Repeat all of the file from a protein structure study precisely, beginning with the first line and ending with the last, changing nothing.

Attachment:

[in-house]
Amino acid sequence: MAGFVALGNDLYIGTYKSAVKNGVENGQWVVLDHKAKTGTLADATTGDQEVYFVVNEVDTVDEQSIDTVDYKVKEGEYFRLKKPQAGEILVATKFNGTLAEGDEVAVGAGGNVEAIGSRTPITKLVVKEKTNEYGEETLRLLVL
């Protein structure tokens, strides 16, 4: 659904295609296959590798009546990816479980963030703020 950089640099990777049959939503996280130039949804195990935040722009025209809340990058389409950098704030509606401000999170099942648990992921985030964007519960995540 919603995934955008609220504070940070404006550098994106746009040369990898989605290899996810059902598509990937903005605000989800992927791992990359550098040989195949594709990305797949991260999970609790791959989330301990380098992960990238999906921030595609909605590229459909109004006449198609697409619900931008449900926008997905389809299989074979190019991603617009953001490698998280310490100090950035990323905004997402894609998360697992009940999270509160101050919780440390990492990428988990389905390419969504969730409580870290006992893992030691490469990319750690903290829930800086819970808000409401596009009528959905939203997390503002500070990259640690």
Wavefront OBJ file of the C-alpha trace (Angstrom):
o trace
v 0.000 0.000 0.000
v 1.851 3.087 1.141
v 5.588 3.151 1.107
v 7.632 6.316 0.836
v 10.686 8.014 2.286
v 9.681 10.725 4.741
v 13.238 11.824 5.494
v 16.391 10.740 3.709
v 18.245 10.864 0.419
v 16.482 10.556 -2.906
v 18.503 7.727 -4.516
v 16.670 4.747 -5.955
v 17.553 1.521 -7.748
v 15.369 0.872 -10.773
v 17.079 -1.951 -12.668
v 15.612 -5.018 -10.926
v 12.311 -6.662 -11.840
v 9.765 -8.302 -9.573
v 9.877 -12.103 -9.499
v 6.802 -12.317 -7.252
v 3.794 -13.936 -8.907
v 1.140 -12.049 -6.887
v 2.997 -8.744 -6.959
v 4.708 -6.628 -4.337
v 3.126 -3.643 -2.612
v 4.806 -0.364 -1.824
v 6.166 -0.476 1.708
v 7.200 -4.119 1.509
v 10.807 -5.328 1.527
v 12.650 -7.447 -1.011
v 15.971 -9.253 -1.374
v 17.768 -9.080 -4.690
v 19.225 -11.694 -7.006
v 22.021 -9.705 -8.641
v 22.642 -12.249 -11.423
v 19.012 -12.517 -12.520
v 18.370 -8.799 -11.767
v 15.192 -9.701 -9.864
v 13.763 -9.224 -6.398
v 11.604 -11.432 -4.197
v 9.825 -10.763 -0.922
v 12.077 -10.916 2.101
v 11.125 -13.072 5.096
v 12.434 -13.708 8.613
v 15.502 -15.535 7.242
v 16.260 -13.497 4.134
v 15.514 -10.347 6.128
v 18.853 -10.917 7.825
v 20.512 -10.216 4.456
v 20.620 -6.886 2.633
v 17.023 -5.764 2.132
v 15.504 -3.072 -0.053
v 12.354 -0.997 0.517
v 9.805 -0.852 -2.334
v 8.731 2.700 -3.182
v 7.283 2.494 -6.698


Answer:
[in-house]
Amino acid sequence: MAGFVALGNDLYIGTYKSAVKNGVENGQWVVLDHKAKTGTLADATTGDQEVYFVVNEVDTVDEQSIDTVDYKVKEGEYFRLKKPQAGEILVATKFNGTLAEGDEVAVGAGGNVEAIGSRTPITKLVVKEKTNEYGEETLRLLVL
């Protein structure tokens, strides 16, 4: 659904295609296959590798009546990816479980963030703020 950089640099990777049959939503996280130039949804195990935040722009025209809340990058389409950098704030509606401000999170099942648990992921985030964007519960995540 919603995934955008609220504070940070404006550098994106746009040369990898989605290899996810059902598509990937903005605000989800992927791992990359550098040989195949594709990305797949991260999970609790791959989330301990380098992960990238999906921030595609909605590229459909109004006449198609697409619900931008449900926008997905389809299989074979190019991603617009953001490698998280310490100090950035990323905004997402894609998360697992009940999270509160101050919780440390990492990428988990389905390419969504969730409580870290006992893992030691490469990319750690903290829930800086819970808000409401596009009528959905939203997390503002500070990259640690």
Wavefront OBJ file of the C-alpha trace (Angstrom):
o trace
v 0.000 0.000 0.000
v 1.851 3.087 1.141
v 5.588 3.151 1.107
v 7.632 6.316 0.836
v 10.686 8.014 2.286
v 9.681 10.725 4.741
v 13.238 11.824 5.494
v 16.391 10.740 3.709
v 18.245 10.864 0.419
v 16.482 10.556 -2.906
v 18.503 7.727 -4.516
v 16.670 4.747 -5.955
v 17.553 1.521 -7.748
v 15.369 0.872 -10.773
v 17.079 -1.951 -12.668
v 15.612 -5.018 -10.926
v 12.311 -6.662 -11.840
v 9.765 -8.302 -9.573
v 9.877 -12.103 -9.499
v 6.802 -12.317 -7.252
v 3.794 -13.936 -8.907
v 1.140 -12.049 -6.887
v 2.997 -8.744 -6.959
v 4.708 -6.628 -4.337
v 3.126 -3.643 -2.612
v 4.806 -0.364 -1.824
v 6.166 -0.476 1.708
v 7.200 -4.119 1.509
v 10.807 -5.328 1.527
v 12.650 -7.447 -1.011
v 15.971 -9.253 -1.374
v 17.768 -9.080 -4.690
v 19.225 -11.694 -7.006
v 22.021 -9.705 -8.641
v 22.642 -12.249 -11.423
v 19.012 -12.517 -12.520
v 18.370 -8.799 -11.767
v 15.192 -9.701 -9.864
v 13.763 -9.224 -6.398
v 11.604 -11.432 -4.197
v 9.825 -10.763 -0.922
v 12.077 -10.916 2.101
v 11.125 -13.072 5.096
v 12.434 -13.708 8.613
v 15.502 -15.535 7.242
v 16.260 -13.497 4.134
v 15.514 -10.347 6.128
v 18.853 -10.917 7.825
v 20.512 -10.216 4.456
v 20.620 -6.886 2.633
v 17.023 -5.764 2.132
v 15.504 -3.072 -0.053
v 12.354 -0.997 0.517
v 9.805 -0.852 -2.334
v 8.731 2.700 -3.182
v 7.283 2.494 -6.698